Each year, British Journal of Photography presents its Ones To Watch – a selection of 20 emerging image-makers, chosen from a list of nearly 450 nominations. Collectively, they provide a window into where photography is heading, at least in the eyes of the curators, editors, agents, festival producers and photographers we invited to nominate. Throughout the next few weeks, we will be sharing profiles of the 20 photographers, originally published in the latest issue of BJP, delivered direct with an 1854 Subscription.
A melting pot of people embracing their historically misrepresented identities compose Ghalib’s portfolio
Born and raised in Nilópolis, Rio de Janeiro, Asafe Ghalib had what he refers to as a “stormy” childhood. “I have a very religious background – my father is a pastor, and both my parents are gospel singers. Brazil is a retrograde place to live, and the death rate in the LGBTQIA+ community is really high,” he says. The self-proclaimed “queer image-maker” left Rio for London aged 22, tired of feeling “misunderstood” in his hometown and searching for a more tolerant way of life.
It was in the UK capital that Ghalib found “a world that was everything [he] wanted”. During a stint photographing for the live music organiser Sofar Sounds, Ghalib encountered two men who changed the course of his photographic career. “I met Tom and William, who were living like fairies in a boat. I’d never heard about this queer environment where guys wear make-up and colourful clothes,” he explains. “I wanted to look like them and find more characters like them so that I could learn. Since then, I’ve never stopped.”
Photography allowed him to realise this ambition. Images of drag queens, trans individuals, people of colour, pregnant women and those engaging in BDSM compose his portfolio – a melting pot of people embracing their historically misrepresented identities. His interest in such “characters” has seen brands like Dior and Burberry approach him, turning to Ghalib for his “point of view” and engagement with the community. He routinely covers queer or youth-led protests for Dazed.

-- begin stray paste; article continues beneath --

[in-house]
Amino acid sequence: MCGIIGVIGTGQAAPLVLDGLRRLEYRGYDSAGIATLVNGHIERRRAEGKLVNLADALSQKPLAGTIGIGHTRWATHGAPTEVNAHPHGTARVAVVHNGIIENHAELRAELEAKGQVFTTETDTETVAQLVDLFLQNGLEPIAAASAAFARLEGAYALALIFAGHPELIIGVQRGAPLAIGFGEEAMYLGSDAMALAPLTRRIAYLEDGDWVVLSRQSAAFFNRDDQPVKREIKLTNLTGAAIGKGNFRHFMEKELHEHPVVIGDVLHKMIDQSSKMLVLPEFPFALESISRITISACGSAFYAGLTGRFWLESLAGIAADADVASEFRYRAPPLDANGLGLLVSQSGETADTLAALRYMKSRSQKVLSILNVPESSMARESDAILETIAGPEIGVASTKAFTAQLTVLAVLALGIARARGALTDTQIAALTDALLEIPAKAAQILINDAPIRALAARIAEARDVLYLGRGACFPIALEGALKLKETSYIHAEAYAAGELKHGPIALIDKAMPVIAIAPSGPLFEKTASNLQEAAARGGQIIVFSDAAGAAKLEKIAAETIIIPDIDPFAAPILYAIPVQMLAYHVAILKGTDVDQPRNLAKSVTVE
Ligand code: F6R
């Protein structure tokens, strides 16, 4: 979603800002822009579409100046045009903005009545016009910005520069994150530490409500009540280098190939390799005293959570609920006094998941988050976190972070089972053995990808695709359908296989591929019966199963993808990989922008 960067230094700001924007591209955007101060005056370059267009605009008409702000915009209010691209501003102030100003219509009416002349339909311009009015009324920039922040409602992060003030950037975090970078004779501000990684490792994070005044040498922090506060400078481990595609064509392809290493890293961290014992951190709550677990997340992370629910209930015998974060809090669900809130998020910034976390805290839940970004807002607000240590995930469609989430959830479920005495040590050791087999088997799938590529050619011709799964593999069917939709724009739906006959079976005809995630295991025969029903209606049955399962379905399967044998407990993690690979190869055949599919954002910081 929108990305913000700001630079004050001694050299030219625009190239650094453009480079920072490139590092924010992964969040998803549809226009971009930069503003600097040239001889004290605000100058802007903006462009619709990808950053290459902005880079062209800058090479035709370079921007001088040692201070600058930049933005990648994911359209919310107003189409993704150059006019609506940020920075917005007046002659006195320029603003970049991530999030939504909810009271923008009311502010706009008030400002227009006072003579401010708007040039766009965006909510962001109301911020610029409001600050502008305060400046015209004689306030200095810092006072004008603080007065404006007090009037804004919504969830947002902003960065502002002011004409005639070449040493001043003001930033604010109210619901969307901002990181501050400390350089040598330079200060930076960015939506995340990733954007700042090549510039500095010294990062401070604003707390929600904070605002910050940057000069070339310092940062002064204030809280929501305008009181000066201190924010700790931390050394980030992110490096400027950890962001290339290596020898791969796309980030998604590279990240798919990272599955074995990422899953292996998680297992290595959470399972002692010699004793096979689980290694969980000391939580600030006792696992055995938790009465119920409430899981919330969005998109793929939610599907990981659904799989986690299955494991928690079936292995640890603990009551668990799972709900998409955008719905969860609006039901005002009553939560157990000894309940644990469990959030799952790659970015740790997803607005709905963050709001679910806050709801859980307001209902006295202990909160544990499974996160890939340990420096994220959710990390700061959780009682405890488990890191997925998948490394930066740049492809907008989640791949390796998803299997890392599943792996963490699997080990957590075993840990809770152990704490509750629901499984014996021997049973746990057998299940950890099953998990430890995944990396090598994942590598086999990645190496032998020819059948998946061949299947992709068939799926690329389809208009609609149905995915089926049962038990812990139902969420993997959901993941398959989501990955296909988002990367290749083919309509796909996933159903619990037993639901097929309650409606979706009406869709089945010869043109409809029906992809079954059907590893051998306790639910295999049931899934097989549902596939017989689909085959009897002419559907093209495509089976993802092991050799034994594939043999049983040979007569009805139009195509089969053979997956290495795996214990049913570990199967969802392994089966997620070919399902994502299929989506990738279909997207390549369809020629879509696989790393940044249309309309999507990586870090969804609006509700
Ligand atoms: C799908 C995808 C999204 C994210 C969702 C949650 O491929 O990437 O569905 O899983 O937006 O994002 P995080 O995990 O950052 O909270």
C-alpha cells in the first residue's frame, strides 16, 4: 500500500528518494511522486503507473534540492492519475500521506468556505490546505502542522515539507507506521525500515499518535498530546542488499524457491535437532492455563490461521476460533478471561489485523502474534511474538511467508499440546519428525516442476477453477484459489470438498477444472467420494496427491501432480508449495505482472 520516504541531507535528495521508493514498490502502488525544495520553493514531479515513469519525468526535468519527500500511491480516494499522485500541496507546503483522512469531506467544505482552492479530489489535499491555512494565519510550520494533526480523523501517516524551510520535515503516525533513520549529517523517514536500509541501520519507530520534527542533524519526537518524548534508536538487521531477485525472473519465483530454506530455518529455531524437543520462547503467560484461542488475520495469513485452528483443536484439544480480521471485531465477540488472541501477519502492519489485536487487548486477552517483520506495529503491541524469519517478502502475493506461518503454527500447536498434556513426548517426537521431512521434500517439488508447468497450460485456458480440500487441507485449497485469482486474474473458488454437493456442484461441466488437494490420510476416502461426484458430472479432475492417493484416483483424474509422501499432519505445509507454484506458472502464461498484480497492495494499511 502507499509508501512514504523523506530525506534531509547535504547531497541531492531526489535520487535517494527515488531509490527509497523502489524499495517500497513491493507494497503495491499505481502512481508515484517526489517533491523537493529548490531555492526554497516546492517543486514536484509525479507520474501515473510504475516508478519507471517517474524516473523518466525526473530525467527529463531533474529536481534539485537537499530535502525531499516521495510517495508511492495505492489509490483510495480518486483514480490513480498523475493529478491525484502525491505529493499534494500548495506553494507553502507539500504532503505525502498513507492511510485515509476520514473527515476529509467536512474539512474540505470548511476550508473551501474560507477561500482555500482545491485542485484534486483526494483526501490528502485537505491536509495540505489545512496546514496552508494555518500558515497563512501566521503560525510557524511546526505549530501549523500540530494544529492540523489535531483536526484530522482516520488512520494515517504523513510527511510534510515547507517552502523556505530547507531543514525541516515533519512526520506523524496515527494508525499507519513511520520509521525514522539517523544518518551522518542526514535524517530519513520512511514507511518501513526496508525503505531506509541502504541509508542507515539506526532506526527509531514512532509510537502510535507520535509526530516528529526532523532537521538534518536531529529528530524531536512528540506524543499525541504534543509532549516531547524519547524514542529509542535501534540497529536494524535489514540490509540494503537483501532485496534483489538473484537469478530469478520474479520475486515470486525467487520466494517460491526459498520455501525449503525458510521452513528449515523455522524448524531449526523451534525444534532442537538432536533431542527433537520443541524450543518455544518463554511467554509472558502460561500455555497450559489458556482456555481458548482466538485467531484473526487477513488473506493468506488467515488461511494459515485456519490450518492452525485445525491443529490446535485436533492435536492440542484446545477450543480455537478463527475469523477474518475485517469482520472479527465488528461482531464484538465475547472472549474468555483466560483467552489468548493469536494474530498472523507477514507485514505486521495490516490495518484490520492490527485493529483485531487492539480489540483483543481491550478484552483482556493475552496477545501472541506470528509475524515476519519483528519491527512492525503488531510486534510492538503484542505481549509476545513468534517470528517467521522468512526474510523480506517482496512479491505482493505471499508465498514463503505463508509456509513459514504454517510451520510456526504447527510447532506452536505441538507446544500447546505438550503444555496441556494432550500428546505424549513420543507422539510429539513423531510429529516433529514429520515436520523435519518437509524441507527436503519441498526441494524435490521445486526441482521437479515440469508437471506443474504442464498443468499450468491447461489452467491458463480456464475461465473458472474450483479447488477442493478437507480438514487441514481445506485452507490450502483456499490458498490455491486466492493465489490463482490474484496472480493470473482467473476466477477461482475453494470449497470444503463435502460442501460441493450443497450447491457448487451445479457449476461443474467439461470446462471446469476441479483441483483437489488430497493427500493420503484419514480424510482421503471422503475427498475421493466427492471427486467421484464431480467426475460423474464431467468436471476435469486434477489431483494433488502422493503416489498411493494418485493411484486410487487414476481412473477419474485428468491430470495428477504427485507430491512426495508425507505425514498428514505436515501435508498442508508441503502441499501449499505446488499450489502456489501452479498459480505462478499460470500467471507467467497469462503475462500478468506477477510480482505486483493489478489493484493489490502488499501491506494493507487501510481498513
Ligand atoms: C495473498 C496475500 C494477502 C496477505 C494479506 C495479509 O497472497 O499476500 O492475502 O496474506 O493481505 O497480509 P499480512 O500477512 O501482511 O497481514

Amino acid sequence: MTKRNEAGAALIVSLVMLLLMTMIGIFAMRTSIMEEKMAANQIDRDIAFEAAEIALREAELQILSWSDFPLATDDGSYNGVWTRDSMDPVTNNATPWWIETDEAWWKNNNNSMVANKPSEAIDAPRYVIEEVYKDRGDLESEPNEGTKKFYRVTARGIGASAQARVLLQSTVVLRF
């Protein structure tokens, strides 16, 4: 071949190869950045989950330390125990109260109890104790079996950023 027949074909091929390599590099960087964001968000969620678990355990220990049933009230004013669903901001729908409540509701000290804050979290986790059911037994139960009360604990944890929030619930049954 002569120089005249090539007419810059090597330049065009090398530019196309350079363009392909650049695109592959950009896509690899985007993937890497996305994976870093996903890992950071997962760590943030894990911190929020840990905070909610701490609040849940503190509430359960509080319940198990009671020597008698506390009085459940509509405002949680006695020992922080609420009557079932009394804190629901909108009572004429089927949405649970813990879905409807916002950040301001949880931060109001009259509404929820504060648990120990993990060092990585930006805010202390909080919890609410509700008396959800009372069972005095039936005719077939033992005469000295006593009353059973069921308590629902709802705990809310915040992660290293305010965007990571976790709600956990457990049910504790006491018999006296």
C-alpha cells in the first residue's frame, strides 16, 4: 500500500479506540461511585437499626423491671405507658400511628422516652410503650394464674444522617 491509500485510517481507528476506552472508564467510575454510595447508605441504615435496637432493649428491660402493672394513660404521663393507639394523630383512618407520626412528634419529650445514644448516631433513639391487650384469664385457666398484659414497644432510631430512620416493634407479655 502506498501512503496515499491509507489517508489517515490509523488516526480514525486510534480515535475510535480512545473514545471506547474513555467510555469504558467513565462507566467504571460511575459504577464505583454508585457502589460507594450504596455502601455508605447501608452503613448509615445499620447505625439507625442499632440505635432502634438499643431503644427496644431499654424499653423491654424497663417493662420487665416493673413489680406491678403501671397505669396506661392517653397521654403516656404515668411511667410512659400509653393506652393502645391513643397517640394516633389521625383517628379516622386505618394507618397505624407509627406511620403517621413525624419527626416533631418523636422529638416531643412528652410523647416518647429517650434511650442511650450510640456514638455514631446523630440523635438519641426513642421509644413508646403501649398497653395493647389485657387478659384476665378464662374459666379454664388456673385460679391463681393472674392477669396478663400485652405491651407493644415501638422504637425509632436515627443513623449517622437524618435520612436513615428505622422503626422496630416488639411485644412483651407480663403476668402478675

Ghalib adopts the roles of art director, mentor and friend to put his subjects at ease. “My style is related to my subject; I want them to feel elevated somehow, to show that they can be part of the system,” he says. Ghalib always allows whoever he is photographing to determine their own styling and make-up, ensuring his photographs capture their most “natural” self.
The photographer’s ability to instil confidence in his sitters was immediately evident to Izabela Radwanska Zhang, editorial director of British Journal of Photography, who nominated Ghalib for Ones to Watch. “The power and intensity of Asafe’s work are recognisable from the first instance of setting eyes on his images,” she says. “The activism that underpins it makes for an even more impactful aesthetic. Although he is self-taught, Asafe handles his lens with confidence – a stance that he also teases out of his incredible subjects.”
Ghalib’s liberation is what incites him to help others feel recognised too. “Imagine, hundreds of years ahead, the next generation will see my work and feel represented,” he muses. “When I see queer work from the past, I feel so empowered and capable. These people fought for me, and it’s my turn to make it happen.” This altruistic mentality is why the photographer often decides to work voluntarily.
“I want to make this grow even bigger so these people will be able to see themselves,” he explains. Although Ghalib has moved on from his past, he hopes to return to Brazil for his next project. “I want to go back with the experience and the luggage that I have now,” he says. When Covid-19 restrictions permit, he plans to venture into the favelas of his birthplace to photograph daily life with his newfound perspective. “This country [the UK] has given me so much; I want to give back all this privilege and history to my country and share it with them.”
Alice Finney is an arts and culture Editor and Writer, based in Berlin. A graduate of the Central School of Ballet and Sussex University, she specialises in writing about dance, design and popular culture. She has written for titles including SLEEK Magazine, INDIE Magazine, Mixmag, gal-dem, HuffPost UK, and Dezeen.